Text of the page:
Decades of drainage and agricultural intensification have caused huge declines in numbers of breeding waders in the lowland wet-grasslands of Western Europe. Although we were already well aware of these problems by 1995, and farmland prescriptions have been used to try to arrest the declines since then, we have still lost nearly half of Britain’s breeding Lapwing in the last twenty years. Even on nature reserves and in sympathetically-managed wet-grassland, it has proved hard to boost the number of chicks produced. Why is this and what else is there that can be done?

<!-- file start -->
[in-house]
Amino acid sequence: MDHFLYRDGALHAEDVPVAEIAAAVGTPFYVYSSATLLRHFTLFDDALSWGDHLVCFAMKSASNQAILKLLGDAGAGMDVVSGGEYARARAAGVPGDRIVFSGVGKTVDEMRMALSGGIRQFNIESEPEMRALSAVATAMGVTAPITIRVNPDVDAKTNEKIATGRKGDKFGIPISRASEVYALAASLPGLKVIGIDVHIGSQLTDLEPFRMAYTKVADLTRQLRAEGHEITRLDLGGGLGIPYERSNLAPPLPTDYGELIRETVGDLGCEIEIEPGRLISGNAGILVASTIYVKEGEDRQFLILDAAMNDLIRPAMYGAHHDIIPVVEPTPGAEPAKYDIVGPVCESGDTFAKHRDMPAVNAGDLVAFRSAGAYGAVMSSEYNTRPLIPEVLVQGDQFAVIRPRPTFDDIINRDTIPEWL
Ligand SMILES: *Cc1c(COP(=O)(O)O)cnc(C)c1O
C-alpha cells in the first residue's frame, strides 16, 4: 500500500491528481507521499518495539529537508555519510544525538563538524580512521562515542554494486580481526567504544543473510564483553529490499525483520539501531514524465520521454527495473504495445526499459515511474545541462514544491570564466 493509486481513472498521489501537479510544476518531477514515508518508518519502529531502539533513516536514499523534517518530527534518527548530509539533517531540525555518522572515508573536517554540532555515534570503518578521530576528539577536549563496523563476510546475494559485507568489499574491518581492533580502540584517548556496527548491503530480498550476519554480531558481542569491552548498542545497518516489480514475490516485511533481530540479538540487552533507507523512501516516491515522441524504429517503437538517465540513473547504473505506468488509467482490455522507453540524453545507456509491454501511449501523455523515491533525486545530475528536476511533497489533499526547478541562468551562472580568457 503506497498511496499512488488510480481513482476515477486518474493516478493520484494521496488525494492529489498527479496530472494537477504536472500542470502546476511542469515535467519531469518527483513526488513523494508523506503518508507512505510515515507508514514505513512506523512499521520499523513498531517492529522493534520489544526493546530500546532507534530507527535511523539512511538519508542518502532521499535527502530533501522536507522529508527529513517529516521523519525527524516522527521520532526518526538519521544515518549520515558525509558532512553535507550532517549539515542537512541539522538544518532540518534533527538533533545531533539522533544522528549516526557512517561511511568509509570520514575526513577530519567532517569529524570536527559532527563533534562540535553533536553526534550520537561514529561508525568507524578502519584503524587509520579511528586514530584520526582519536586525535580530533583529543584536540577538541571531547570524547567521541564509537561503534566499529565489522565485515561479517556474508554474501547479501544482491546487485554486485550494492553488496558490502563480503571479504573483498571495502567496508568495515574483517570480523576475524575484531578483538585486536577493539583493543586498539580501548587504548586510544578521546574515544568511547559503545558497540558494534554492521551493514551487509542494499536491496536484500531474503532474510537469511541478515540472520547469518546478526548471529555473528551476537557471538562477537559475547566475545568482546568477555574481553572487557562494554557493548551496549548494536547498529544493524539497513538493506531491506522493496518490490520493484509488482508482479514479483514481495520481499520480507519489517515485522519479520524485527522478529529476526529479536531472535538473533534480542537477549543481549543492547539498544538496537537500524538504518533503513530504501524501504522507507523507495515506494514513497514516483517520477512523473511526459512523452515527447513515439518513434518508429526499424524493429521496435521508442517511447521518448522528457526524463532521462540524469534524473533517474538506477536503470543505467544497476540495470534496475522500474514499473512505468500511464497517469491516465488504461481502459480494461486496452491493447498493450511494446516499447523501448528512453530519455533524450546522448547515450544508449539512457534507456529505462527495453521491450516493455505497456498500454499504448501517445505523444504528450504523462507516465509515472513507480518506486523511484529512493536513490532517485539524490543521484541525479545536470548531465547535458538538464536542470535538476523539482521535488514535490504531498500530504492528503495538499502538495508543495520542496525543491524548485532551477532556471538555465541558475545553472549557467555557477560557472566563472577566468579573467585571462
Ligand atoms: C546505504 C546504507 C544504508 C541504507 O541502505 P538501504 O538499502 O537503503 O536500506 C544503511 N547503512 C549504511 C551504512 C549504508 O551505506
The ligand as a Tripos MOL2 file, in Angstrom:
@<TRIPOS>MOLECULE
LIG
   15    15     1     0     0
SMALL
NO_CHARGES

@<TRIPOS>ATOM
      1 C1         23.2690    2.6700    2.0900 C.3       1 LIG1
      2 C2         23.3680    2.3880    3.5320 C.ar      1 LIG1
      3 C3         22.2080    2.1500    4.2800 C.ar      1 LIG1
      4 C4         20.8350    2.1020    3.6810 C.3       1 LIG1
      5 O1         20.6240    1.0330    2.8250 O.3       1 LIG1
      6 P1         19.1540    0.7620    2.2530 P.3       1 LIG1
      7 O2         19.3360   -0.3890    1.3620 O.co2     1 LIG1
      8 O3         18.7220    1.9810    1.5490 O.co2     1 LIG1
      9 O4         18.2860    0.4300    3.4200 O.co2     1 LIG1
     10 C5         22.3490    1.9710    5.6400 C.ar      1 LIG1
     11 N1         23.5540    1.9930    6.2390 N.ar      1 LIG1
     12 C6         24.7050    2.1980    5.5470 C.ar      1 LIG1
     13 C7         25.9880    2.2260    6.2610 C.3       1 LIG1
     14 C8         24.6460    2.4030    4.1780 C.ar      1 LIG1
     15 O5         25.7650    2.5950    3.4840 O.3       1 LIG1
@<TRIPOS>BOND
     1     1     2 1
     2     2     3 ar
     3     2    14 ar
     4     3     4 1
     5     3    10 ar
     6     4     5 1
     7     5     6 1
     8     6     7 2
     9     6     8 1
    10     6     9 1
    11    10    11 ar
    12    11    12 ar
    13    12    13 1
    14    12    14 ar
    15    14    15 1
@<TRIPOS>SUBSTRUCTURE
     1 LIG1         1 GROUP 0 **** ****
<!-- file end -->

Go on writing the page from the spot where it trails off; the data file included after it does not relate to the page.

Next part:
This is a summary of a presentation by Professor Jennifer Gill of the University of East Anglia and Dr Jen Smart of RSPB, delivered at the BOU’s Grassland Workshop (IOC Vancouver, 2018).
There are five key techniques in the tool-kit used by conservationists trying to support breeding waders:
- Make the site attractive to waders
- Manage predator numbers
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